Car Review

The 2018 Toyota GT86 is fun, feisty & pricey

Although still not fast in a straight line, the new Toyota GT86 will take your breath away through corners, writes Thomas Falkiner

09 December 2018 - 00:00 By Thomas Falkiner
2018 Toyota GT86.
2018 Toyota GT86.
Image: Supplied

Wait a minute, Falkiner, the Toyota 86 came out years ago. Why are you testing it again?

Firstly because I can and secondly because Toyota recently gave its enduring rear-wheel-drive sports car something of an overhaul both in terms of appearance and actual under-the-skin engineering. It's the same but slightly different - a bit like the name. It's no longer the 86 but the GT86. Got it? Good.

So does this mean that it finally has more power?

Nope, it doesn't come with more power - not even one single extra kilowatt. The high-revving, naturally aspirated boxer engine located low beneath that bonnet still kicks out a modest (by modern standards) 147kW. Torque is an equally miserly 205Nm, which means that you will be out-dragged by most diesel-powered family SUVs.

Torque is an equally miserly 205Nm, which means that you will be out-dragged by most diesel-powered family SUVs

A bit embarrassing, really. Especially when there are kids and a Labrador on the back seat. But no matter because through corners you will be able to leapfrog them - and other actual sports cars - into the next tomorrow.

How so?

Well, despite its lack of accelerative urge, the GT86 has always been exceedingly good at one thing - handling. Seriously, you could step out of a Porsche Cayman and into one of these things and not feel cheated thanks to its jewel of a chassis and remarkably low centre of gravity (lower than a Nissan GT-R - a nice little barroom tidbit for you all).

Well now Toyota has made the GT86 even better thanks to the inclusion of new Sachs performance dampers that not only make the car a bit sharper on the edge but also seem to improve overall ride quality.

Fast Facts: 2018 Toyota GT86

• ENGINE: 1998cc four-cylinder boxer
• POWER: 147kW at 7,000rpm
• TORQUE: 205Nm from 6,400 – 6,600rpm
• TRANSMISSION: Six-speed manual
• 0-100km/h: 7.6 seconds (claimed)
• TOP SPEED: 226km/h (claimed)
• FUEL: 12,2l/100km (achieved)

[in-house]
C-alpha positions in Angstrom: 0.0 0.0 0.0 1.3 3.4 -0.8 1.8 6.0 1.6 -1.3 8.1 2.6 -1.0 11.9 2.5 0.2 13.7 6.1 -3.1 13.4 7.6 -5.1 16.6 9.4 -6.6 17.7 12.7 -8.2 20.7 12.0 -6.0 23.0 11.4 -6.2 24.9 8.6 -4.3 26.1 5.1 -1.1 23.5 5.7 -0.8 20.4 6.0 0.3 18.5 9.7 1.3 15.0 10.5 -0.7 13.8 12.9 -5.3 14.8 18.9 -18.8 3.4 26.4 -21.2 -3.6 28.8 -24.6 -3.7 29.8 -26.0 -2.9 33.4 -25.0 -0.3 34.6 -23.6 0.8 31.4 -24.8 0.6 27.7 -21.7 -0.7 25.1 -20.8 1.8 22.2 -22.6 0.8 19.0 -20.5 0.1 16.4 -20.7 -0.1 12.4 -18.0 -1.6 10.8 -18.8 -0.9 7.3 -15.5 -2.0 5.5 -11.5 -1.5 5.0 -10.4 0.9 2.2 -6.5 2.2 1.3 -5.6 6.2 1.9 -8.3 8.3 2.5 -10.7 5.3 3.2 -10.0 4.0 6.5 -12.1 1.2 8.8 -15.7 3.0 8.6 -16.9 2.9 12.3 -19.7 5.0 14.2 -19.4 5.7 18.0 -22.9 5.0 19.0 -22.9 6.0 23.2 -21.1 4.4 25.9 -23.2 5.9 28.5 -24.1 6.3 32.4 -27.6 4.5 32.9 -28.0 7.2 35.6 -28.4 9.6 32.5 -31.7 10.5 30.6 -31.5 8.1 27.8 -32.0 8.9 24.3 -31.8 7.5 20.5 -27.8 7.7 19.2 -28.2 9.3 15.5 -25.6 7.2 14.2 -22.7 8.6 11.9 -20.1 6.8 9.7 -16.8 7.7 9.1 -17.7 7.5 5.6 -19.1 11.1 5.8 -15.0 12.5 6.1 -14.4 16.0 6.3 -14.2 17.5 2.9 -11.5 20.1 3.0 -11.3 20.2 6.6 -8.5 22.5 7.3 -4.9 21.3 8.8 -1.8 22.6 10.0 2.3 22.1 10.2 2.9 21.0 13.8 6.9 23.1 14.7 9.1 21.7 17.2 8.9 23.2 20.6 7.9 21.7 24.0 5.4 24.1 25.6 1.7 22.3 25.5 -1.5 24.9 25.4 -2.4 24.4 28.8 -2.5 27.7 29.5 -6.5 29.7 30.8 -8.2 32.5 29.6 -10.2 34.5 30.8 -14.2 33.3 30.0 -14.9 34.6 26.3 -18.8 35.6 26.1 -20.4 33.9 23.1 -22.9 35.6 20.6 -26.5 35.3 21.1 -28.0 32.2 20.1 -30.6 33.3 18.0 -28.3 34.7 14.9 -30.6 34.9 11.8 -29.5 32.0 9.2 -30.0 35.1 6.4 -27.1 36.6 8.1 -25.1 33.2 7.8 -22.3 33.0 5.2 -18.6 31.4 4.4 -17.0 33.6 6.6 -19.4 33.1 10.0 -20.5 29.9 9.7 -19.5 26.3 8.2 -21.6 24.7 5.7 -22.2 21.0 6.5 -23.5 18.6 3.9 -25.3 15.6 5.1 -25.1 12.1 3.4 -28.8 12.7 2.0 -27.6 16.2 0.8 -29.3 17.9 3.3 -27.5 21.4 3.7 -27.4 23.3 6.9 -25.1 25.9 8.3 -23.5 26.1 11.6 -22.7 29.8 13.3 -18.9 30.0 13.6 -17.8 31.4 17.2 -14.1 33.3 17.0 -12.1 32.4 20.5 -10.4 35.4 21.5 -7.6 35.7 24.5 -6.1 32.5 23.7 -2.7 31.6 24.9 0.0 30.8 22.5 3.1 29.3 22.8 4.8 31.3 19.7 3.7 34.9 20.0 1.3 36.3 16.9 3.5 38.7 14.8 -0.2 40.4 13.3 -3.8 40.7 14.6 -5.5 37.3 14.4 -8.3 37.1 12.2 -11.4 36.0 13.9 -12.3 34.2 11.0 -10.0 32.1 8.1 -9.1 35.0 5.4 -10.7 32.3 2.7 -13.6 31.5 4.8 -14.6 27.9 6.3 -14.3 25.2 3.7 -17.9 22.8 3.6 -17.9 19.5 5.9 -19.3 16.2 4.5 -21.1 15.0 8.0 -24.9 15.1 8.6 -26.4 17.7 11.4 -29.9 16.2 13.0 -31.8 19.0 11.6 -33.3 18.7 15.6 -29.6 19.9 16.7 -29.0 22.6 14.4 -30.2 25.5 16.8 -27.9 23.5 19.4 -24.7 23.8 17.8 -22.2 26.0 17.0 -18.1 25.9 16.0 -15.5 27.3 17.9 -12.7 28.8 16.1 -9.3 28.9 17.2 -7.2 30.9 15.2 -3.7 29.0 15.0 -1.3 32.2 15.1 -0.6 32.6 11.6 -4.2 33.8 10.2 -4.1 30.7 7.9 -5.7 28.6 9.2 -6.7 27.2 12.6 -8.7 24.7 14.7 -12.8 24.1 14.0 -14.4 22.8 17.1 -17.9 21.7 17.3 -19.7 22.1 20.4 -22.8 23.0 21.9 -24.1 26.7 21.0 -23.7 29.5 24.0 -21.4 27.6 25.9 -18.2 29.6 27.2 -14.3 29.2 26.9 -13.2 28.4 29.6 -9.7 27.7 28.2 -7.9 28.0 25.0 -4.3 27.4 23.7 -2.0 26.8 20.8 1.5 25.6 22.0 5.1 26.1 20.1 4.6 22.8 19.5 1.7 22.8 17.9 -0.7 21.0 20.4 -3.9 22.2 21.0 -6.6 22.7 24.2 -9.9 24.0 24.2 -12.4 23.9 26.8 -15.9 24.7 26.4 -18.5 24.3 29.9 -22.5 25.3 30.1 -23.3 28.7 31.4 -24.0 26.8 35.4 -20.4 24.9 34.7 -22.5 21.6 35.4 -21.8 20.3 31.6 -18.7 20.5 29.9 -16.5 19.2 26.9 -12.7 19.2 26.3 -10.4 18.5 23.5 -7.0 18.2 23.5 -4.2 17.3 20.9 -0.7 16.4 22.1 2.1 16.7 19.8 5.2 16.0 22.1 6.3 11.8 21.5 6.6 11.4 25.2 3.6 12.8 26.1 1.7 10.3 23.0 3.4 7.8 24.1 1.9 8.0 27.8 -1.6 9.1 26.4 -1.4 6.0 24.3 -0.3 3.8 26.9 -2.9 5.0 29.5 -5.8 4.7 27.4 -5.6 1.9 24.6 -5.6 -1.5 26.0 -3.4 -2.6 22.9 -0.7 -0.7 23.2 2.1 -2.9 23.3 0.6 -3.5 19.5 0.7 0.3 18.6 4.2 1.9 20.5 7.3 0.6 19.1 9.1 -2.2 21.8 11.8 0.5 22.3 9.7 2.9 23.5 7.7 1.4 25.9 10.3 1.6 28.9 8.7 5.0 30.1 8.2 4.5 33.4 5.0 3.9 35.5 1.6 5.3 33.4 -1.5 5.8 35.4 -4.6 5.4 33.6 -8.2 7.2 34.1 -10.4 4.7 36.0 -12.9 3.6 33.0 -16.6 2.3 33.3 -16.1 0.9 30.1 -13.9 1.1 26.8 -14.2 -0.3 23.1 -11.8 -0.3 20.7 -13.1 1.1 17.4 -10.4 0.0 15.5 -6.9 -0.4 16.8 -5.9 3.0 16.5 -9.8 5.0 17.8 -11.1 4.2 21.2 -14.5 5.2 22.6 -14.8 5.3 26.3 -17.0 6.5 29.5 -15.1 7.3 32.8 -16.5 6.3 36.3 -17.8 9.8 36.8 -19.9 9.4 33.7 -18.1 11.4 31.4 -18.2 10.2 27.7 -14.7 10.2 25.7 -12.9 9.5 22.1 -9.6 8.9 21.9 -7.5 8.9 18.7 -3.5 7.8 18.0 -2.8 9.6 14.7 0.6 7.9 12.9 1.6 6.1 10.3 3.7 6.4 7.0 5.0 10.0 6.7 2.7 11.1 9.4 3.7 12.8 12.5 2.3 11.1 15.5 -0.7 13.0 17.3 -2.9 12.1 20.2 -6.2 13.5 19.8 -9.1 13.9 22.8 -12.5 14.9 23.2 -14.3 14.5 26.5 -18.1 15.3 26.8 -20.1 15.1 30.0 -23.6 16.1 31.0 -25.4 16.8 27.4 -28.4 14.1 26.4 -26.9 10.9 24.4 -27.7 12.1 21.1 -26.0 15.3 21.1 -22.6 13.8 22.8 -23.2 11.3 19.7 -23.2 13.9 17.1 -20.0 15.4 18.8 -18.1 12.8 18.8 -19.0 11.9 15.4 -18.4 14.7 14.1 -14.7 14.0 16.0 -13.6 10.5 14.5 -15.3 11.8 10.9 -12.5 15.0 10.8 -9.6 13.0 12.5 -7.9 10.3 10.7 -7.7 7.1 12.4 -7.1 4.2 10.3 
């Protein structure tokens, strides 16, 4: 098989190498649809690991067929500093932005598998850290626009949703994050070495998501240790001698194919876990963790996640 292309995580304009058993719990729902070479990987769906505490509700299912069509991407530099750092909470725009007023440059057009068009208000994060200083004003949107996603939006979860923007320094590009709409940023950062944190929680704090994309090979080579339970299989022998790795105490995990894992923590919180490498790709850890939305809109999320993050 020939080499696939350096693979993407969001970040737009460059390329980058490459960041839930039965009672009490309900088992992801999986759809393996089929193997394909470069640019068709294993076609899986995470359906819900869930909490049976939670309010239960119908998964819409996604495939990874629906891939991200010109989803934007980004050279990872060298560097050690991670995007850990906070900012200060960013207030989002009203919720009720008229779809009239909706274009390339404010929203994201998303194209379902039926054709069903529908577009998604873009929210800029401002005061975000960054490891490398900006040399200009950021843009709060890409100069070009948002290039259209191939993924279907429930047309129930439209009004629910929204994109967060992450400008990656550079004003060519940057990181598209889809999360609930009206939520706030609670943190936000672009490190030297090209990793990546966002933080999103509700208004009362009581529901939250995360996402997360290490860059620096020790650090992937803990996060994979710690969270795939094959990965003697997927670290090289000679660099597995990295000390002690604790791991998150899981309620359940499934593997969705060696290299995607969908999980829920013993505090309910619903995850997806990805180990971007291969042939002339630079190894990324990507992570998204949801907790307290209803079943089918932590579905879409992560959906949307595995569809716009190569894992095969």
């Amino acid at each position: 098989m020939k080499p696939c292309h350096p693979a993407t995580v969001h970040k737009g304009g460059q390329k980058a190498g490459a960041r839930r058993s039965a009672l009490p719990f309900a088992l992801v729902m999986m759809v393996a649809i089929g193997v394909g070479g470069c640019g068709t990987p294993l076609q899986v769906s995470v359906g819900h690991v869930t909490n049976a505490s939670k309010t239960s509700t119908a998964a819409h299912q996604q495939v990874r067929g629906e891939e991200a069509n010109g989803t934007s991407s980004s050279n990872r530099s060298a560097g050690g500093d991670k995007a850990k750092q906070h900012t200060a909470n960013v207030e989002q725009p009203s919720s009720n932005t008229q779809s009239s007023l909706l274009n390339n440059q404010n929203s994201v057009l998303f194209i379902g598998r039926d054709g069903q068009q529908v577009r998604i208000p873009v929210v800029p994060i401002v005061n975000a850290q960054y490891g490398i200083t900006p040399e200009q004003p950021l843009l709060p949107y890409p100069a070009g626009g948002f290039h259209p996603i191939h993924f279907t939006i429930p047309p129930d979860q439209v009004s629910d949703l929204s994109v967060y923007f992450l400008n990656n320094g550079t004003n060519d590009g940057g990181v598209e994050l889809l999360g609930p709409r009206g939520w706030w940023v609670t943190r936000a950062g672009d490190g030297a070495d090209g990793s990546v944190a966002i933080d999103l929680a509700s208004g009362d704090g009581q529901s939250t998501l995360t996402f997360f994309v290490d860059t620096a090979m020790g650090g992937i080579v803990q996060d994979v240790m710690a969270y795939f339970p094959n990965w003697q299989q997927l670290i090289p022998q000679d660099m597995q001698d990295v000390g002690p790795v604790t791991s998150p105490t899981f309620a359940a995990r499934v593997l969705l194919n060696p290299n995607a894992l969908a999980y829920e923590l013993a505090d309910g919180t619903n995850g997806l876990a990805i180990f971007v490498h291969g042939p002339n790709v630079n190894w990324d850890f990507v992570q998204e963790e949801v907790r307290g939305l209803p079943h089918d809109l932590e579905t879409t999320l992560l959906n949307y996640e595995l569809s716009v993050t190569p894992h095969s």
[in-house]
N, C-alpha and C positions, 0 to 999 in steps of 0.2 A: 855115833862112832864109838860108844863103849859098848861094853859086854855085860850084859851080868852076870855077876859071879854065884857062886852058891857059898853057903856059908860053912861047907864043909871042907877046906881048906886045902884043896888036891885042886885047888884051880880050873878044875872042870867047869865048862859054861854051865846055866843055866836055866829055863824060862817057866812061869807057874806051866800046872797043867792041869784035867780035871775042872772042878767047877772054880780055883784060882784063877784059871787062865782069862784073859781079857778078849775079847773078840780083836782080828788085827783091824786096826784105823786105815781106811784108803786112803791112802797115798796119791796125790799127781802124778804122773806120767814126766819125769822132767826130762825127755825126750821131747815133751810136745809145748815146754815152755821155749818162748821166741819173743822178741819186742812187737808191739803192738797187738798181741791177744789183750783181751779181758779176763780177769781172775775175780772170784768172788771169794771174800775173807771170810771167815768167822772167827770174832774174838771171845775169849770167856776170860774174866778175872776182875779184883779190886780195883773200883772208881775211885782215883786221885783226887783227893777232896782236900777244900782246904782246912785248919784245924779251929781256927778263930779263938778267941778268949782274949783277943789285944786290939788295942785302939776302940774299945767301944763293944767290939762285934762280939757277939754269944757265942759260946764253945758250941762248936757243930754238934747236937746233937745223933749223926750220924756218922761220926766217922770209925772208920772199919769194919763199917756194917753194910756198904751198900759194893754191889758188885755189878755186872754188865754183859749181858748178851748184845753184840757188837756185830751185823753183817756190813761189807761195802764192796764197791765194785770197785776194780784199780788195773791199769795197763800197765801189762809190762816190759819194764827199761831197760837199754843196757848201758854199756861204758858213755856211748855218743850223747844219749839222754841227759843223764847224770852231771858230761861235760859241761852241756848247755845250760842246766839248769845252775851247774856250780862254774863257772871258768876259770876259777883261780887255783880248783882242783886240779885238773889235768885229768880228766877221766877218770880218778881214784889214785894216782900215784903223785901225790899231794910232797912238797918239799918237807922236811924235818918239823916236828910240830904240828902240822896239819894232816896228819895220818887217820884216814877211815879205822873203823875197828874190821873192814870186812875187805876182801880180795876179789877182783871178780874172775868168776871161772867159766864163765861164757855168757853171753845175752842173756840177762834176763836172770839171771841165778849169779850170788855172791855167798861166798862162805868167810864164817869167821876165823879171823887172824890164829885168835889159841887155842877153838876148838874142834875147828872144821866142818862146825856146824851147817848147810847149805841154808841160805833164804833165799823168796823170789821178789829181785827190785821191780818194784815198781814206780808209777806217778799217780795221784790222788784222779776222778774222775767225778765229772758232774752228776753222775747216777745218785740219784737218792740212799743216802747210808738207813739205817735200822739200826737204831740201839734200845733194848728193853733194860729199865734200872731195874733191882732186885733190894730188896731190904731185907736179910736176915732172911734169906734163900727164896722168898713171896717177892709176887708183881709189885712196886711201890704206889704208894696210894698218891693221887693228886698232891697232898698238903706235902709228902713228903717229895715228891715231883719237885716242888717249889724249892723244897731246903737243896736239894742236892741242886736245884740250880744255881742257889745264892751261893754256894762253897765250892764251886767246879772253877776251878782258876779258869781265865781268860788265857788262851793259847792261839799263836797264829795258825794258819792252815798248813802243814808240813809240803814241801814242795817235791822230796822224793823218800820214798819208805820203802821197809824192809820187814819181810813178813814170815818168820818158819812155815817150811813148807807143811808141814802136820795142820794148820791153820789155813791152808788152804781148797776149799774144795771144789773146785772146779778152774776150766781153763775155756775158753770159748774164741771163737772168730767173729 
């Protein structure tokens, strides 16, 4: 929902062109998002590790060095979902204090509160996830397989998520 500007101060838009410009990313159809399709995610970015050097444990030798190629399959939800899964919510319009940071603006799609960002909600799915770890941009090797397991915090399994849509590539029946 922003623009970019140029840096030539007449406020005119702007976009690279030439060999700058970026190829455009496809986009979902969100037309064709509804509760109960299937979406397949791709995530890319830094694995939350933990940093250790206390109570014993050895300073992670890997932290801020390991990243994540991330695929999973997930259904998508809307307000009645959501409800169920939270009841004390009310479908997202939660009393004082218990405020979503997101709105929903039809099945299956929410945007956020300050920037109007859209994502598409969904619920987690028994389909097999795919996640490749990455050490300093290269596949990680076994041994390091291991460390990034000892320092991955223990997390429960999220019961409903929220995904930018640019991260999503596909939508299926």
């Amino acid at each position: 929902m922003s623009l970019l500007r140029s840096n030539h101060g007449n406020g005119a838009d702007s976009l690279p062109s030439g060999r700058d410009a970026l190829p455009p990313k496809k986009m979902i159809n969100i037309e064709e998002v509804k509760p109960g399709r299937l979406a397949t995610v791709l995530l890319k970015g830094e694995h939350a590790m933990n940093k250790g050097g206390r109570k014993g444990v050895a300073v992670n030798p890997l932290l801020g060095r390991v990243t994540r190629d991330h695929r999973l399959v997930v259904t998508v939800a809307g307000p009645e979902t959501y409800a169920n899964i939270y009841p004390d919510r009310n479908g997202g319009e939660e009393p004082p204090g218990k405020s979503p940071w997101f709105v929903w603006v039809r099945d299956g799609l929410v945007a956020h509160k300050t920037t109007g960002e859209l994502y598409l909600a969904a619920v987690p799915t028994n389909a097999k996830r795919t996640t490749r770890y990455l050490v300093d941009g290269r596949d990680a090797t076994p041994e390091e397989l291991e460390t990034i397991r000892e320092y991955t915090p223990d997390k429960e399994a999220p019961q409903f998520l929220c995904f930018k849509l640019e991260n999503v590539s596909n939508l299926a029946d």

• CO2: 181g/km (claimed)
• PRICE: R575,700 

Yep, this sportster is no longer quite as crashy over lumpy tarmac as I remember it being before. Ride quality, however, will be the last thing on your mind as this Toyota is such a blast through the curvy bits. With its low kerb weight, negligible body roll and quick, feelsome steering it allows you to fire through corners at a mean lick of pace and with complete confidence.

And, boy, is it fun - so much fun in fact that I often found myself taking the long way home just for the hell of it. Neuter the traction control and the GT86 will still - provided you're up in the power band - deliver that easy-to-control drift for which it has long been known.

Any other tweaks I should be aware of?

Look behind those new 10-spoke alloy wheels and you'll notice that the GT86 now comes equipped with Brembo brakes as standard: kind of surprising as it was never exactly lacking in the retardation department. Anyway, the larger rotors and more effective calipers now give you the kind of last-second braking confidence you'd expect from a racing car.

It's impressive stuff. Inside you'll find a new touchscreen infotainment system that offers Apple CarPlay, satellite navigation plus full Bluetooth audio streaming. There's also a new TFT display inside the instrument cluster that displays everything from fuel consumption and oil temperature to g-forces and lap times - great for track days.

I see, ahem, that the GT86 now costs nearly R600k?! Is it really worth it?

I noticed this little caveat too. Even as a longtime fan I have to admit that Toyota's back-to-basics sports car is no longer the affordable entity it used to be (a few years ago they cost around R370k).

A Golf GTI is cheaper and faster. Much faster. Especially in a straight line. It's also better finished with a cabin that exudes way more class and refinement. Thing is though, the Golf GTI can't quite match the lithe and pointy and endlessly engaging manner in which the GT86 dispatches with changes in direction.

While the Golf has grown up and lost a lot of its playfulness the GT86 remains fun and feisty. It hasn't been glossed over by a digital veneer and as such rewards like few modern cars can - especially at this price point. Which is why, to me anyway, it remains a compelling, analogue buy.